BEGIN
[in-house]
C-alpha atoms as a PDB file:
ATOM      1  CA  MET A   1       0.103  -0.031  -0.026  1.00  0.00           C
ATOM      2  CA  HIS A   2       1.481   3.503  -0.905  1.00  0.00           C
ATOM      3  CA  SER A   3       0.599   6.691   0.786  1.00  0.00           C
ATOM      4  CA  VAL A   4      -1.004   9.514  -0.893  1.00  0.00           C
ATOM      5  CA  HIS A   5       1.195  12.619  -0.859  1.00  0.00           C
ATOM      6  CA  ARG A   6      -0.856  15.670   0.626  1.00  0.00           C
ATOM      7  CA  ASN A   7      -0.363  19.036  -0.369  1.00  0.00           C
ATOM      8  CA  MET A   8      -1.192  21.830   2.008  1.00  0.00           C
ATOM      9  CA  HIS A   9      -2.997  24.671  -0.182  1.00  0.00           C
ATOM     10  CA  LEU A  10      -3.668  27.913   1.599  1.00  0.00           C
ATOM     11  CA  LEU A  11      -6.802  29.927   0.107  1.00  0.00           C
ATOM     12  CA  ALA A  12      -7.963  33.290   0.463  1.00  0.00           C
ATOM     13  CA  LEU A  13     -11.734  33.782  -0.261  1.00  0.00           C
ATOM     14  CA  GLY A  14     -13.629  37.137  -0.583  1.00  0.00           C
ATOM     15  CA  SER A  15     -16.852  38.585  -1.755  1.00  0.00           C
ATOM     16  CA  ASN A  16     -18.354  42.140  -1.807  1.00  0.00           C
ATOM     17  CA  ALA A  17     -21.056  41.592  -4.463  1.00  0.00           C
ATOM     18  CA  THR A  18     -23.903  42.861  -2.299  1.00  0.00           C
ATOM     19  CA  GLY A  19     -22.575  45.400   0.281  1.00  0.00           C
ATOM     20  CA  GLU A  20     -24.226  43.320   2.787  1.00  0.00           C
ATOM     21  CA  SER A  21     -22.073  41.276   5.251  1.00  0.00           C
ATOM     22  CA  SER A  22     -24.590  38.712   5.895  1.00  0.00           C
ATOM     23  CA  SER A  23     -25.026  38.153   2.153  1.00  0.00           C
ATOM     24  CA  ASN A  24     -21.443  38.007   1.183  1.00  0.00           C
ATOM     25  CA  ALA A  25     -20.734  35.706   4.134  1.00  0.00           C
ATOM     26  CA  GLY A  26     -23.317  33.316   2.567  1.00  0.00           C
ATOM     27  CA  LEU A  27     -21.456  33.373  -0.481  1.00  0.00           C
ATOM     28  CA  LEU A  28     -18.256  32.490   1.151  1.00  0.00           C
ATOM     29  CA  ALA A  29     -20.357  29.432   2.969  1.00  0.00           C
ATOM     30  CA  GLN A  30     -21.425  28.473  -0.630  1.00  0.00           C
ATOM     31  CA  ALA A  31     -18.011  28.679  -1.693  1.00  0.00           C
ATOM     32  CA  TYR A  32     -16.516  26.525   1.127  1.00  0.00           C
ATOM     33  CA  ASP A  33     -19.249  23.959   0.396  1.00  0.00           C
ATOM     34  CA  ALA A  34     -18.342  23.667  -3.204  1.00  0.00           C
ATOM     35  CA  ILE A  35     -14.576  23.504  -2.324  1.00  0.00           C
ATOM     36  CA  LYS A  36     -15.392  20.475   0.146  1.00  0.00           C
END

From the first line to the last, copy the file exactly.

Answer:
[in-house]
C-alpha atoms as a PDB file:
ATOM      1  CA  MET A   1       0.103  -0.031  -0.026  1.00  0.00           C
ATOM      2  CA  HIS A   2       1.481   3.503  -0.905  1.00  0.00           C
ATOM      3  CA  SER A   3       0.599   6.691   0.786  1.00  0.00           C
ATOM      4  CA  VAL A   4      -1.004   9.514  -0.893  1.00  0.00           C
ATOM      5  CA  HIS A   5       1.195  12.619  -0.859  1.00  0.00           C
ATOM      6  CA  ARG A   6      -0.856  15.670   0.626  1.00  0.00           C
ATOM      7  CA  ASN A   7      -0.363  19.036  -0.369  1.00  0.00           C
ATOM      8  CA  MET A   8      -1.192  21.830   2.008  1.00  0.00           C
ATOM      9  CA  HIS A   9      -2.997  24.671  -0.182  1.00  0.00           C
ATOM     10  CA  LEU A  10      -3.668  27.913   1.599  1.00  0.00           C
ATOM     11  CA  LEU A  11      -6.802  29.927   0.107  1.00  0.00           C
ATOM     12  CA  ALA A  12      -7.963  33.290   0.463  1.00  0.00           C
ATOM     13  CA  LEU A  13     -11.734  33.782  -0.261  1.00  0.00           C
ATOM     14  CA  GLY A  14     -13.629  37.137  -0.583  1.00  0.00           C
ATOM     15  CA  SER A  15     -16.852  38.585  -1.755  1.00  0.00           C
ATOM     16  CA  ASN A  16     -18.354  42.140  -1.807  1.00  0.00           C
ATOM     17  CA  ALA A  17     -21.056  41.592  -4.463  1.00  0.00           C
ATOM     18  CA  THR A  18     -23.903  42.861  -2.299  1.00  0.00           C
ATOM     19  CA  GLY A  19     -22.575  45.400   0.281  1.00  0.00           C
ATOM     20  CA  GLU A  20     -24.226  43.320   2.787  1.00  0.00           C
ATOM     21  CA  SER A  21     -22.073  41.276   5.251  1.00  0.00           C
ATOM     22  CA  SER A  22     -24.590  38.712   5.895  1.00  0.00           C
ATOM     23  CA  SER A  23     -25.026  38.153   2.153  1.00  0.00           C
ATOM     24  CA  ASN A  24     -21.443  38.007   1.183  1.00  0.00           C
ATOM     25  CA  ALA A  25     -20.734  35.706   4.134  1.00  0.00           C
ATOM     26  CA  GLY A  26     -23.317  33.316   2.567  1.00  0.00           C
ATOM     27  CA  LEU A  27     -21.456  33.373  -0.481  1.00  0.00           C
ATOM     28  CA  LEU A  28     -18.256  32.490   1.151  1.00  0.00           C
ATOM     29  CA  ALA A  29     -20.357  29.432   2.969  1.00  0.00           C
ATOM     30  CA  GLN A  30     -21.425  28.473  -0.630  1.00  0.00           C
ATOM     31  CA  ALA A  31     -18.011  28.679  -1.693  1.00  0.00           C
ATOM     32  CA  TYR A  32     -16.516  26.525   1.127  1.00  0.00           C
ATOM     33  CA  ASP A  33     -19.249  23.959   0.396  1.00  0.00           C
ATOM     34  CA  ALA A  34     -18.342  23.667  -3.204  1.00  0.00           C
ATOM     35  CA  ILE A  35     -14.576  23.504  -2.324  1.00  0.00           C
ATOM     36  CA  LYS A  36     -15.392  20.475   0.146  1.00  0.00           C